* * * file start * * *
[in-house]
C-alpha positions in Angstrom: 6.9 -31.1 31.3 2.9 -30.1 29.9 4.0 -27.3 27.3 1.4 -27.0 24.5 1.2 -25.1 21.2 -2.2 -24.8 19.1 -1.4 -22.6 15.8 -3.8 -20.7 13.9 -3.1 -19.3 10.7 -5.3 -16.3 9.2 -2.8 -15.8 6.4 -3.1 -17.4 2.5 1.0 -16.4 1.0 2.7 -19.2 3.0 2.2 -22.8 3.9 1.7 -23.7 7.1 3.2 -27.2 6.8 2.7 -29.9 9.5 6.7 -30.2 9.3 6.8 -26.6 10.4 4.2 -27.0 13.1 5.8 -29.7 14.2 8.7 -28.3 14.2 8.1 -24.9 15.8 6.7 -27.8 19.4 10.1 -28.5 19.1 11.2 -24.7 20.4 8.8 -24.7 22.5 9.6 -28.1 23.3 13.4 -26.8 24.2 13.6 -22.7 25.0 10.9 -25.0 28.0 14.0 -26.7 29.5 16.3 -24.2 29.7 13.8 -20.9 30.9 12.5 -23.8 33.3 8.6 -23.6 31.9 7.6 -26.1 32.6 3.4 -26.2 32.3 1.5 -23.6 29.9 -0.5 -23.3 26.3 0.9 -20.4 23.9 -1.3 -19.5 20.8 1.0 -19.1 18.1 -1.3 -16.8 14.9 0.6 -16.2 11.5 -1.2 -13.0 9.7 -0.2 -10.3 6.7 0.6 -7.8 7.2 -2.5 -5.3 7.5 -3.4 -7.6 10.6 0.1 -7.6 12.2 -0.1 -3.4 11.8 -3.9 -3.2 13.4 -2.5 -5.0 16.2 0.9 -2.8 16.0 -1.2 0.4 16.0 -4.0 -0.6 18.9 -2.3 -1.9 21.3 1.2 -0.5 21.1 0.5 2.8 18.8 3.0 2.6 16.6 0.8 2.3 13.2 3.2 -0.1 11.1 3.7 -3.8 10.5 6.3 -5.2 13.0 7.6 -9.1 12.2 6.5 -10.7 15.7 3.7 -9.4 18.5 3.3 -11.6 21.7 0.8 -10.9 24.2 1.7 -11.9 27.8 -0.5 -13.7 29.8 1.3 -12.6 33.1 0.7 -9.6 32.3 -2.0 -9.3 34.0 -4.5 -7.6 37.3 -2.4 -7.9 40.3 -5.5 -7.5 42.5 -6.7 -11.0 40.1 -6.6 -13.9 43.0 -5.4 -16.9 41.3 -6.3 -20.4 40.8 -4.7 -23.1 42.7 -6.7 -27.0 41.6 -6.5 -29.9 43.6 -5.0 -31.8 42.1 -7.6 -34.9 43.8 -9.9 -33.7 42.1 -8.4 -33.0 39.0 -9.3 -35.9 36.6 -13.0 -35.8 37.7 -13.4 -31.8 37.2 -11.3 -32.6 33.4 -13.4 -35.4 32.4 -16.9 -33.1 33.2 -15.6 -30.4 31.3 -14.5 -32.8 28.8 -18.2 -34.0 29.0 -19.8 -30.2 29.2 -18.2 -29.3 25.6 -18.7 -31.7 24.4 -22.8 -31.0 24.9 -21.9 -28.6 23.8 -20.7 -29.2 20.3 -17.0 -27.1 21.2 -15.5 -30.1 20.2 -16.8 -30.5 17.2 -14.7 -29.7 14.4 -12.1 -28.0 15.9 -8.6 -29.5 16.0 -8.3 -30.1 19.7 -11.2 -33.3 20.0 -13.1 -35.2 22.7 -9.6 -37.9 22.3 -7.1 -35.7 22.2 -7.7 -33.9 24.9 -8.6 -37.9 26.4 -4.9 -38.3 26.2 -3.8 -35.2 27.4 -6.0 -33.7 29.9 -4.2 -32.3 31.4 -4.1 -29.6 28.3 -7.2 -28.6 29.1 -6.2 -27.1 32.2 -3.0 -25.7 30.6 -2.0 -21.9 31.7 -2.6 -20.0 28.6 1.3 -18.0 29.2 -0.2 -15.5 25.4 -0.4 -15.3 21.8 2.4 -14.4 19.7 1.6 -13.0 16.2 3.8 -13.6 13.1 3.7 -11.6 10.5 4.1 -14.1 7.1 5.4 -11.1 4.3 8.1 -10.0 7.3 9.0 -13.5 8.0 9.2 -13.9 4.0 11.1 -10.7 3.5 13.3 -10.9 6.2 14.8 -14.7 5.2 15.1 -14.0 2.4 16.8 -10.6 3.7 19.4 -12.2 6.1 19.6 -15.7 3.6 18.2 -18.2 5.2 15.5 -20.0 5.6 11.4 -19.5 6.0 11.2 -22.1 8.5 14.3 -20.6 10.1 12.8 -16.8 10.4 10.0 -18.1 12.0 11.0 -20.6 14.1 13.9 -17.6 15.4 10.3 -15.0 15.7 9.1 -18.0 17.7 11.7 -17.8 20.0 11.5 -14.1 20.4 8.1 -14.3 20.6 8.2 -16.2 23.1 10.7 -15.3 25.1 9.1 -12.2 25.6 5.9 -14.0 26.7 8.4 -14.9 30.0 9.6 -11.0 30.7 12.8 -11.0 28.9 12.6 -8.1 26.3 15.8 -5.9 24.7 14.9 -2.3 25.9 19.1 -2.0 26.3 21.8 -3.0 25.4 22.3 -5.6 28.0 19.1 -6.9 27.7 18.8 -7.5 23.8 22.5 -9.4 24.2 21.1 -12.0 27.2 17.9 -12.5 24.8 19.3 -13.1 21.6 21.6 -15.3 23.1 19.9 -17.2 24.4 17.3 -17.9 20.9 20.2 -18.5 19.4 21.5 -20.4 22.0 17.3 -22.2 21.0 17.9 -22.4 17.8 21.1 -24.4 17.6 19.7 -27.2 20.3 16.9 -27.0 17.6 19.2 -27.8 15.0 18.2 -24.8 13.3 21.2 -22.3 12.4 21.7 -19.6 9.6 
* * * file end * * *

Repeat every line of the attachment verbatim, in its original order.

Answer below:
[in-house]
C-alpha positions in Angstrom: 6.9 -31.1 31.3 2.9 -30.1 29.9 4.0 -27.3 27.3 1.4 -27.0 24.5 1.2 -25.1 21.2 -2.2 -24.8 19.1 -1.4 -22.6 15.8 -3.8 -20.7 13.9 -3.1 -19.3 10.7 -5.3 -16.3 9.2 -2.8 -15.8 6.4 -3.1 -17.4 2.5 1.0 -16.4 1.0 2.7 -19.2 3.0 2.2 -22.8 3.9 1.7 -23.7 7.1 3.2 -27.2 6.8 2.7 -29.9 9.5 6.7 -30.2 9.3 6.8 -26.6 10.4 4.2 -27.0 13.1 5.8 -29.7 14.2 8.7 -28.3 14.2 8.1 -24.9 15.8 6.7 -27.8 19.4 10.1 -28.5 19.1 11.2 -24.7 20.4 8.8 -24.7 22.5 9.6 -28.1 23.3 13.4 -26.8 24.2 13.6 -22.7 25.0 10.9 -25.0 28.0 14.0 -26.7 29.5 16.3 -24.2 29.7 13.8 -20.9 30.9 12.5 -23.8 33.3 8.6 -23.6 31.9 7.6 -26.1 32.6 3.4 -26.2 32.3 1.5 -23.6 29.9 -0.5 -23.3 26.3 0.9 -20.4 23.9 -1.3 -19.5 20.8 1.0 -19.1 18.1 -1.3 -16.8 14.9 0.6 -16.2 11.5 -1.2 -13.0 9.7 -0.2 -10.3 6.7 0.6 -7.8 7.2 -2.5 -5.3 7.5 -3.4 -7.6 10.6 0.1 -7.6 12.2 -0.1 -3.4 11.8 -3.9 -3.2 13.4 -2.5 -5.0 16.2 0.9 -2.8 16.0 -1.2 0.4 16.0 -4.0 -0.6 18.9 -2.3 -1.9 21.3 1.2 -0.5 21.1 0.5 2.8 18.8 3.0 2.6 16.6 0.8 2.3 13.2 3.2 -0.1 11.1 3.7 -3.8 10.5 6.3 -5.2 13.0 7.6 -9.1 12.2 6.5 -10.7 15.7 3.7 -9.4 18.5 3.3 -11.6 21.7 0.8 -10.9 24.2 1.7 -11.9 27.8 -0.5 -13.7 29.8 1.3 -12.6 33.1 0.7 -9.6 32.3 -2.0 -9.3 34.0 -4.5 -7.6 37.3 -2.4 -7.9 40.3 -5.5 -7.5 42.5 -6.7 -11.0 40.1 -6.6 -13.9 43.0 -5.4 -16.9 41.3 -6.3 -20.4 40.8 -4.7 -23.1 42.7 -6.7 -27.0 41.6 -6.5 -29.9 43.6 -5.0 -31.8 42.1 -7.6 -34.9 43.8 -9.9 -33.7 42.1 -8.4 -33.0 39.0 -9.3 -35.9 36.6 -13.0 -35.8 37.7 -13.4 -31.8 37.2 -11.3 -32.6 33.4 -13.4 -35.4 32.4 -16.9 -33.1 33.2 -15.6 -30.4 31.3 -14.5 -32.8 28.8 -18.2 -34.0 29.0 -19.8 -30.2 29.2 -18.2 -29.3 25.6 -18.7 -31.7 24.4 -22.8 -31.0 24.9 -21.9 -28.6 23.8 -20.7 -29.2 20.3 -17.0 -27.1 21.2 -15.5 -30.1 20.2 -16.8 -30.5 17.2 -14.7 -29.7 14.4 -12.1 -28.0 15.9 -8.6 -29.5 16.0 -8.3 -30.1 19.7 -11.2 -33.3 20.0 -13.1 -35.2 22.7 -9.6 -37.9 22.3 -7.1 -35.7 22.2 -7.7 -33.9 24.9 -8.6 -37.9 26.4 -4.9 -38.3 26.2 -3.8 -35.2 27.4 -6.0 -33.7 29.9 -4.2 -32.3 31.4 -4.1 -29.6 28.3 -7.2 -28.6 29.1 -6.2 -27.1 32.2 -3.0 -25.7 30.6 -2.0 -21.9 31.7 -2.6 -20.0 28.6 1.3 -18.0 29.2 -0.2 -15.5 25.4 -0.4 -15.3 21.8 2.4 -14.4 19.7 1.6 -13.0 16.2 3.8 -13.6 13.1 3.7 -11.6 10.5 4.1 -14.1 7.1 5.4 -11.1 4.3 8.1 -10.0 7.3 9.0 -13.5 8.0 9.2 -13.9 4.0 11.1 -10.7 3.5 13.3 -10.9 6.2 14.8 -14.7 5.2 15.1 -14.0 2.4 16.8 -10.6 3.7 19.4 -12.2 6.1 19.6 -15.7 3.6 18.2 -18.2 5.2 15.5 -20.0 5.6 11.4 -19.5 6.0 11.2 -22.1 8.5 14.3 -20.6 10.1 12.8 -16.8 10.4 10.0 -18.1 12.0 11.0 -20.6 14.1 13.9 -17.6 15.4 10.3 -15.0 15.7 9.1 -18.0 17.7 11.7 -17.8 20.0 11.5 -14.1 20.4 8.1 -14.3 20.6 8.2 -16.2 23.1 10.7 -15.3 25.1 9.1 -12.2 25.6 5.9 -14.0 26.7 8.4 -14.9 30.0 9.6 -11.0 30.7 12.8 -11.0 28.9 12.6 -8.1 26.3 15.8 -5.9 24.7 14.9 -2.3 25.9 19.1 -2.0 26.3 21.8 -3.0 25.4 22.3 -5.6 28.0 19.1 -6.9 27.7 18.8 -7.5 23.8 22.5 -9.4 24.2 21.1 -12.0 27.2 17.9 -12.5 24.8 19.3 -13.1 21.6 21.6 -15.3 23.1 19.9 -17.2 24.4 17.3 -17.9 20.9 20.2 -18.5 19.4 21.5 -20.4 22.0 17.3 -22.2 21.0 17.9 -22.4 17.8 21.1 -24.4 17.6 19.7 -27.2 20.3 16.9 -27.0 17.6 19.2 -27.8 15.0 18.2 -24.8 13.3 21.2 -22.3 12.4 21.7 -19.6 9.6 